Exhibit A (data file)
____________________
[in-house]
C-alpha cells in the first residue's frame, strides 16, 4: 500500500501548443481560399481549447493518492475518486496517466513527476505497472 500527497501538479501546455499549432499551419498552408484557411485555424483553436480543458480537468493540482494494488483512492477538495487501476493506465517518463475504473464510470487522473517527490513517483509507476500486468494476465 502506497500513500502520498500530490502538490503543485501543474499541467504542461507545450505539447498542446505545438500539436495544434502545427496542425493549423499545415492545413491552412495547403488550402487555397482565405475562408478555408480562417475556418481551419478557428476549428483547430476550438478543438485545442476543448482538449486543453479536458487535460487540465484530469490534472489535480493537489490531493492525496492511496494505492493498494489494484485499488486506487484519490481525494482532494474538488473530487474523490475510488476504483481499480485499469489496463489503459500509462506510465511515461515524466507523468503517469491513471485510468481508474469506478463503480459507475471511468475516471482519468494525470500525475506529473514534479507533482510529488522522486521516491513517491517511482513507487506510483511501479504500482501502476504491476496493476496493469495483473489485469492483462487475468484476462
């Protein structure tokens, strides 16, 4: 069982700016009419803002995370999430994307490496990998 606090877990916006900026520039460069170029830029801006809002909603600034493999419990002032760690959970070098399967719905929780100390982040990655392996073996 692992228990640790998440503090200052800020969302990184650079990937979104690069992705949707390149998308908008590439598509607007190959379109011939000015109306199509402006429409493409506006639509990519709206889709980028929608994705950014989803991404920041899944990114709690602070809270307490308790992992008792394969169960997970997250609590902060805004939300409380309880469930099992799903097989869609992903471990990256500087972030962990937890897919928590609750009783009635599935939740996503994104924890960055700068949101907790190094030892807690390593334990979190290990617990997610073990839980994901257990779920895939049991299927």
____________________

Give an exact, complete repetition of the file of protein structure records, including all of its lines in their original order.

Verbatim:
[in-house]
C-alpha cells in the first residue's frame, strides 16, 4: 500500500501548443481560399481549447493518492475518486496517466513527476505497472 500527497501538479501546455499549432499551419498552408484557411485555424483553436480543458480537468493540482494494488483512492477538495487501476493506465517518463475504473464510470487522473517527490513517483509507476500486468494476465 502506497500513500502520498500530490502538490503543485501543474499541467504542461507545450505539447498542446505545438500539436495544434502545427496542425493549423499545415492545413491552412495547403488550402487555397482565405475562408478555408480562417475556418481551419478557428476549428483547430476550438478543438485545442476543448482538449486543453479536458487535460487540465484530469490534472489535480493537489490531493492525496492511496494505492493498494489494484485499488486506487484519490481525494482532494474538488473530487474523490475510488476504483481499480485499469489496463489503459500509462506510465511515461515524466507523468503517469491513471485510468481508474469506478463503480459507475471511468475516471482519468494525470500525475506529473514534479507533482510529488522522486521516491513517491517511482513507487506510483511501479504500482501502476504491476496493476496493469495483473489485469492483462487475468484476462
């Protein structure tokens, strides 16, 4: 069982700016009419803002995370999430994307490496990998 606090877990916006900026520039460069170029830029801006809002909603600034493999419990002032760690959970070098399967719905929780100390982040990655392996073996 692992228990640790998440503090200052800020969302990184650079990937979104690069992705949707390149998308908008590439598509607007190959379109011939000015109306199509402006429409493409506006639509990519709206889709980028929608994705950014989803991404920041899944990114709690602070809270307490308790992992008792394969169960997970997250609590902060805004939300409380309880469930099992799903097989869609992903471990990256500087972030962990937890897919928590609750009783009635599935939740996503994104924890960055700068949101907790190094030892807690390593334990979190290990617990997610073990839980994901257990779920895939049991299927």